- Citrus

Citrus Citrus

Citrus Tristeza Virus

Virus

CTV


In a Nutshell

  • Development of pits in the trunk and stem.
  • Yellowing of foliage and general decline of the tree.

Symptoms

Symptoms of CTV infection are highly variable and depend on several factors including host, virulence of the particular virus, and environmental conditions. The three main symptoms are: decline ("tristeza") of the tree, development of pits in the trunk and stem and yellowing of leaves. Decline includes chlorotic leaves and general dieback of the infected tree. It may be slow, lasting several months to years after the first symptoms are noticed. The decline may also be quick, resulting in host death just a few days after the first symptoms are noticed. Susceptible plants develop a large number of pits on both their trunks and their stems. Some varieties develop rind-oil spots, or brown spots with gumming on the fruit.

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Hosts

Trigger

The symptoms are caused by the citrus tristeza virus, a particularly virulent and devastating virus in citrus groves. It is mainly transmitted in a non-persistent manner by the black citrus aphid, Toxoptera citricida. This aphid can acquire the virus while feeding on infected plants for 5-60 minutes, but it loses the ability to transmit it after 24 hours. Other insects of this family can also contribute to its spreading (for example the cotton aphid, Aphis gossypii). Grafting with contaminated material may also contribute to the carrying of the virus to other farms. The severity of the symptoms depends on the virulence of the virus. Some types may not produce noticeable symptoms. Other types are causing severe decline and death of the tree or deep pits in the trunk and stem. The optimum temperatures for virus infection and multiplication are 20-25°C.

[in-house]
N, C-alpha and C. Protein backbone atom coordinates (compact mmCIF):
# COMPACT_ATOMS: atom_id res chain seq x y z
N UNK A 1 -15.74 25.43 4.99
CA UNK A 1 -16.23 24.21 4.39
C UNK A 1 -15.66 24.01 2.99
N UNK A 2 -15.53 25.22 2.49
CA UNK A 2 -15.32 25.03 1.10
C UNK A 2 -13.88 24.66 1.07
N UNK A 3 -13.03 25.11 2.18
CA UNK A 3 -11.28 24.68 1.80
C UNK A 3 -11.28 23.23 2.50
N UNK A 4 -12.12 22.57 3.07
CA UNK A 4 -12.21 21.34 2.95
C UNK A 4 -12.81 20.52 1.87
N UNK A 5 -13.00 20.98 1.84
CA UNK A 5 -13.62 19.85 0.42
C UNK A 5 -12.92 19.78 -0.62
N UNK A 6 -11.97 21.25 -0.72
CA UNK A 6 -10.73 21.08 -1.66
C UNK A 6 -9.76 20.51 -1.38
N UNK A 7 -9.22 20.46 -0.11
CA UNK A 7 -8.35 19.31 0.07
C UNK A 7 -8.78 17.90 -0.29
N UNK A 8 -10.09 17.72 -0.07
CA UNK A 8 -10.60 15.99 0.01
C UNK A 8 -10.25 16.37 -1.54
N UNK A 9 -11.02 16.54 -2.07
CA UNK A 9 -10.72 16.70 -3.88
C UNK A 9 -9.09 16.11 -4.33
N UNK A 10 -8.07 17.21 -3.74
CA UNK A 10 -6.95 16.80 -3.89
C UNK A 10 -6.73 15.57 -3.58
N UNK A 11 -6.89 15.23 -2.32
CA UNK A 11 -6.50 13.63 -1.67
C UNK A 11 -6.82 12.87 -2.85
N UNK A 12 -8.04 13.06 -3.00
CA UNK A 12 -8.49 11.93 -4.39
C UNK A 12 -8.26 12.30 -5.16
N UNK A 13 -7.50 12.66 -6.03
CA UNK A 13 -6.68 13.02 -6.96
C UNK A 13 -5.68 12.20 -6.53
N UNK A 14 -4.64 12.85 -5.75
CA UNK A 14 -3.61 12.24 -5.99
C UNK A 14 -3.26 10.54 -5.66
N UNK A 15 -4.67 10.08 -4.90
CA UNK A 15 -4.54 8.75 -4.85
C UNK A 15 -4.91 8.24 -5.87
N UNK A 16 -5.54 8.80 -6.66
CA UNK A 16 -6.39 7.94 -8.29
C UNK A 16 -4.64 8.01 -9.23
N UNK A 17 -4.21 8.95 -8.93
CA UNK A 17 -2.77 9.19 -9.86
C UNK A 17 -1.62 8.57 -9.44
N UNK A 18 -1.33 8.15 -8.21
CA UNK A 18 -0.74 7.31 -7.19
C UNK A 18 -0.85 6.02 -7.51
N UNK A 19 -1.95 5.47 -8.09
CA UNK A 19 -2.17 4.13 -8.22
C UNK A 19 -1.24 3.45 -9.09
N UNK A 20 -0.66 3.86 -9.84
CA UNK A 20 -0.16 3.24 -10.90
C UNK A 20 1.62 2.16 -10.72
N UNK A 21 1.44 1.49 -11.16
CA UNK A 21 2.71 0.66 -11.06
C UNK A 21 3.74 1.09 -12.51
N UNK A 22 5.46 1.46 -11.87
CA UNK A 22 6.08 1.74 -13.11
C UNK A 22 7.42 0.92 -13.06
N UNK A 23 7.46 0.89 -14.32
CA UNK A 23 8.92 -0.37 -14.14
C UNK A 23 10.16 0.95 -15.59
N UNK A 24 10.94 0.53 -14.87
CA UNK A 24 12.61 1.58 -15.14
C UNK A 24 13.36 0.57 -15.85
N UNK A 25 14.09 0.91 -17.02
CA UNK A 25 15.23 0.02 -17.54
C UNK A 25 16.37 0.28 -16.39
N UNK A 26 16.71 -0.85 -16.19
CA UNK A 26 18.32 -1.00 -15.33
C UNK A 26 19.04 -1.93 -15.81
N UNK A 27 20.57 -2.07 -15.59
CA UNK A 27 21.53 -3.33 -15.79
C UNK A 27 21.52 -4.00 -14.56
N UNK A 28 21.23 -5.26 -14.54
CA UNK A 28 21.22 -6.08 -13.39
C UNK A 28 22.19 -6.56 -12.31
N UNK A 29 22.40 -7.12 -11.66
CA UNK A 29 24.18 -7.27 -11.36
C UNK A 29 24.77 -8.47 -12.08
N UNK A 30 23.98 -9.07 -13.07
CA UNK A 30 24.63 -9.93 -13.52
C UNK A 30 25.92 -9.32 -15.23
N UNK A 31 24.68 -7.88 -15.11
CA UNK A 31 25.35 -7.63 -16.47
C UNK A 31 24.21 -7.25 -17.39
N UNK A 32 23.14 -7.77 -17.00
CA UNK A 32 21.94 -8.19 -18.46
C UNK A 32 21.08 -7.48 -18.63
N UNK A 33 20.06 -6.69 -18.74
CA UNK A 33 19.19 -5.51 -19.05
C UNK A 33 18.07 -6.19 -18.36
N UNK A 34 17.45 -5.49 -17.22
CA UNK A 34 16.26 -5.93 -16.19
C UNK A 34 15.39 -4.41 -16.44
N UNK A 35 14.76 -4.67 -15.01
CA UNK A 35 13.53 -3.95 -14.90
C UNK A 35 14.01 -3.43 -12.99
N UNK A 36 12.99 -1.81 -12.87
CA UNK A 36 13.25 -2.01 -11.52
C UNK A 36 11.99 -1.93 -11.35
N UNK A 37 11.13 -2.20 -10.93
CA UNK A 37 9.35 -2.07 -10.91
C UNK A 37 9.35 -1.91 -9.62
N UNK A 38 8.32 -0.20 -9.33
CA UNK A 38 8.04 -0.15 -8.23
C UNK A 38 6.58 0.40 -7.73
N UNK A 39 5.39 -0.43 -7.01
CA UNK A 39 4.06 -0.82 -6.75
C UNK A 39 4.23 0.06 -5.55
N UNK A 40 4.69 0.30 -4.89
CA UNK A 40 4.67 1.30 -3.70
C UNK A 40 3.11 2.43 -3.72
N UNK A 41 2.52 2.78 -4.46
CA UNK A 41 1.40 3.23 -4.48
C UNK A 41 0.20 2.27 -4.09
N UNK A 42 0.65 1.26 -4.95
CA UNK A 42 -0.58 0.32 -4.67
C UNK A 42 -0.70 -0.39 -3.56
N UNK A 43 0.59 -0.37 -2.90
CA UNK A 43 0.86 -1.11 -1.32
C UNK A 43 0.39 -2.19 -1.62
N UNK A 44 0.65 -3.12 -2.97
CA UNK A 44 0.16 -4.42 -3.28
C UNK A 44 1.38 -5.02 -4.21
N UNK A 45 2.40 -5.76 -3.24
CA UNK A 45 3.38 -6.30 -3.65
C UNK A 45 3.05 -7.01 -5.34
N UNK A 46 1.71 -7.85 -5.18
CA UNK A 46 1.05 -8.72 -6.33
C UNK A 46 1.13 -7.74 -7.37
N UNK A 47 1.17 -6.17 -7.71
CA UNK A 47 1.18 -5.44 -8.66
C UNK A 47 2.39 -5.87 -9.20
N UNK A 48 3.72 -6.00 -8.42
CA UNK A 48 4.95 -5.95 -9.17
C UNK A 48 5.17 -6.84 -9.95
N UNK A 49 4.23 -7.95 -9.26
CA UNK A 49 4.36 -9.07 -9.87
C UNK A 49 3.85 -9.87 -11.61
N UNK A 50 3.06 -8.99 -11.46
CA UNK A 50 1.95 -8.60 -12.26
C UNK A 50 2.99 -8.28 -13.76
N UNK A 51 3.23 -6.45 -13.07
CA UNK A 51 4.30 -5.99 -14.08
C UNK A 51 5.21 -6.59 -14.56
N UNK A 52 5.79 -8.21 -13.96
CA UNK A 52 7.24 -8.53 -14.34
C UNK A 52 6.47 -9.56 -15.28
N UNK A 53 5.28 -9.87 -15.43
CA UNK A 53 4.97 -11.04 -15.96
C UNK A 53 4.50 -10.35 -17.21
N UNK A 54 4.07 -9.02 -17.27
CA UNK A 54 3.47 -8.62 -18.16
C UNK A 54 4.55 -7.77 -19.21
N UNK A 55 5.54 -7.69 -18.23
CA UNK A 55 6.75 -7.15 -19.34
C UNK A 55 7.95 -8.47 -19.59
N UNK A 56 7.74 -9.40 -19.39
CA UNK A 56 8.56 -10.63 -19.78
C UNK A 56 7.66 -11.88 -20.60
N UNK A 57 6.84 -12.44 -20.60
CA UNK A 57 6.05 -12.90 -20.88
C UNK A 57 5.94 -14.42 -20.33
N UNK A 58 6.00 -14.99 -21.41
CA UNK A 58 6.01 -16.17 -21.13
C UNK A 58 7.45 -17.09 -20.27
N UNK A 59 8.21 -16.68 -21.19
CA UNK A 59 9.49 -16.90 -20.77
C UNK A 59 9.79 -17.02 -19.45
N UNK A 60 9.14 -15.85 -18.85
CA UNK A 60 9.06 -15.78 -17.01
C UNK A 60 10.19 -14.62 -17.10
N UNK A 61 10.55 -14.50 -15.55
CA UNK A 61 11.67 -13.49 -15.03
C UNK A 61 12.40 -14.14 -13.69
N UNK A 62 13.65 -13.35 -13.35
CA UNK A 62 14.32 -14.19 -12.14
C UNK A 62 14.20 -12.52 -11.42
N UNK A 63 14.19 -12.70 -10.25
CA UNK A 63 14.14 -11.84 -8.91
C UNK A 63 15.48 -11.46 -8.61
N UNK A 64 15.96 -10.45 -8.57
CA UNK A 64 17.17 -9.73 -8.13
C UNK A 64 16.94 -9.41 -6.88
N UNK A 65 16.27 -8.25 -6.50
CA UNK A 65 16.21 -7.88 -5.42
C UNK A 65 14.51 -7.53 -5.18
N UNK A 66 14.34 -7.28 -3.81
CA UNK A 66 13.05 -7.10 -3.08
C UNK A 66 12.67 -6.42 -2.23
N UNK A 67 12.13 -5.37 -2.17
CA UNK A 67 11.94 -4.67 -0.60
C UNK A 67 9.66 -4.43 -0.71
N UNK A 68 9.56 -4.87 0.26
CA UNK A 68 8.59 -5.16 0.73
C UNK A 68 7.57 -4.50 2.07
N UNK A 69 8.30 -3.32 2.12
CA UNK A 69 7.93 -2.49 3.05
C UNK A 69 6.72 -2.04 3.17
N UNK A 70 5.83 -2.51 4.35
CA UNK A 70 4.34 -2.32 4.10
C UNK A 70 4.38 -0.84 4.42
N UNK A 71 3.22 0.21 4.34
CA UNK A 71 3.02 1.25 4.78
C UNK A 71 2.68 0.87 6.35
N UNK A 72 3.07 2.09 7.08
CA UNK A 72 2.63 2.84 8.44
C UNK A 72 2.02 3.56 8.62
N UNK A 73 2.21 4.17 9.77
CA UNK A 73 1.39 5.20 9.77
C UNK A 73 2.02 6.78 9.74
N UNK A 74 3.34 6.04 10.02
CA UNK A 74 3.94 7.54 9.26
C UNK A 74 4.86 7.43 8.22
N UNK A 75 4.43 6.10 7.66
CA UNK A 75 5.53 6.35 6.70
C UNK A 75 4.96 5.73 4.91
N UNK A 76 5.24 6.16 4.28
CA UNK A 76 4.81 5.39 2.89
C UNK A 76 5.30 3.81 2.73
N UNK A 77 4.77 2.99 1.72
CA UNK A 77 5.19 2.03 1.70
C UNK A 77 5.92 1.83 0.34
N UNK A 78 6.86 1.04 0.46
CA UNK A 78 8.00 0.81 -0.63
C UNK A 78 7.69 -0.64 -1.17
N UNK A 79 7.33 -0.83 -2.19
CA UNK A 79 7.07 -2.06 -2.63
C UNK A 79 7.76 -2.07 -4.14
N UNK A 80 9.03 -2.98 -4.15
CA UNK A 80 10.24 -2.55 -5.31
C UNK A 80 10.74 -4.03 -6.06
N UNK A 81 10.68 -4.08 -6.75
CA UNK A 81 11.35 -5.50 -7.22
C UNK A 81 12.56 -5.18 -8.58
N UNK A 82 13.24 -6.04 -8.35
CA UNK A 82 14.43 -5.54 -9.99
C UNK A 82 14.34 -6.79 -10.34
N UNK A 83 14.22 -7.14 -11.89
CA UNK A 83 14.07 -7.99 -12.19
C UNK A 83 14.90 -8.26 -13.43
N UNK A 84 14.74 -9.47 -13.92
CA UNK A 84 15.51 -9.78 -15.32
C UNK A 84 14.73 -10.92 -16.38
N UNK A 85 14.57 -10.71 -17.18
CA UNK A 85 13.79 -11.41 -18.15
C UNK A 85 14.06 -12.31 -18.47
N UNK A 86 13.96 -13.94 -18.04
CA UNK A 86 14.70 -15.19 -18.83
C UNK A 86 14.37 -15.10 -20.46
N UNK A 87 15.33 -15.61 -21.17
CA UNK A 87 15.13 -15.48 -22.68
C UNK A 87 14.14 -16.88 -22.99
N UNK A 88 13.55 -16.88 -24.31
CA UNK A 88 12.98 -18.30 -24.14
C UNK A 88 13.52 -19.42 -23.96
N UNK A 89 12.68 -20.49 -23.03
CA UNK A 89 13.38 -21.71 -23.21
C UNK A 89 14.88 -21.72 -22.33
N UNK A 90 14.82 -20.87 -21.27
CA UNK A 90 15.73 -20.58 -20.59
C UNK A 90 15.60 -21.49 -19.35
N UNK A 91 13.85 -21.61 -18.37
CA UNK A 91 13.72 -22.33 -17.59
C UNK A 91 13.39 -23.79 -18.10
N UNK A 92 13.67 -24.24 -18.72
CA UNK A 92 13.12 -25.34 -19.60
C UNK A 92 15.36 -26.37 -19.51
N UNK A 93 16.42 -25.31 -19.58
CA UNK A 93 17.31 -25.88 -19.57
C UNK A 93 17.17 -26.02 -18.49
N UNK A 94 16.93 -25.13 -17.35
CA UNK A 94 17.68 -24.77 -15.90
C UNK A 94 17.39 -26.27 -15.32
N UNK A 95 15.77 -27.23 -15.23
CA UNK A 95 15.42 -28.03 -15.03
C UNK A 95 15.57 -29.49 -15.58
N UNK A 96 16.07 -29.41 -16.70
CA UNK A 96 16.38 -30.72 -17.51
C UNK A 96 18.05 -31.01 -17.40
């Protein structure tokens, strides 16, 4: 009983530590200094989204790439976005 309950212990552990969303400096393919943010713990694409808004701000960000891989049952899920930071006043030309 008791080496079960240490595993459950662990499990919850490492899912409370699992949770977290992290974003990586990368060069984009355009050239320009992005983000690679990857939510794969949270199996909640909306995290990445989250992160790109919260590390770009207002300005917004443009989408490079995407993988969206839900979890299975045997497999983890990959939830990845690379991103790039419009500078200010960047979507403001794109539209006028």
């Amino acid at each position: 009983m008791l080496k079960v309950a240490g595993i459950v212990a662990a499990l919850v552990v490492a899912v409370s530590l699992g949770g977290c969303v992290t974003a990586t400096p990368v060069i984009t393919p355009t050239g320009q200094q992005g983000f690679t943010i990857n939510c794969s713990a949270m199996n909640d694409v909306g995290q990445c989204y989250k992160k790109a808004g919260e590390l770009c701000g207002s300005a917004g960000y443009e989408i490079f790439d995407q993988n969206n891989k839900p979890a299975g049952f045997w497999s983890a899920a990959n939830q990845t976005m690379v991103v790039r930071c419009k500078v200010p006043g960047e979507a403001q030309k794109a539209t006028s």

Organic Control

Some field experiments with parasitoid wasps or gall midges are ongoing, which could naturally control some of the aphids in citrus groves. Use commercially available formulations (natural pyrethrum, fatty acids ), insecticidal soaps or horticultural oils (plant or fish oils) to control populations. Aphids can also be wiped out by spraying the leaves of the plant with a mild solution of water and a few drops of detergent.

Chemical Control

Always consider an integrated approach with preventives measures and biological treatments if available. Viruses can not be directly controlled by chemical options. Check the database for chemical control of aphids.

Preventive Measures

  • Check quarantine regulation in the area to avoid transmission of the disease.
  • Use plant material from certified sources.
  • Use resistant varieties (some hybrid species are tolerant to the virus).
  • Keep nurseries and greenhouses free of insect vectors.
  • Do not transport suspicious citrus material to other farms.
  • Check the citrus grove regularly for signs of the disease.
  • Make sure you are familiar with symptoms and the insects that spread it.
  • Remove and destroy infected trees.
  • Use companion planting to keep aphids away from your plants in the first place.

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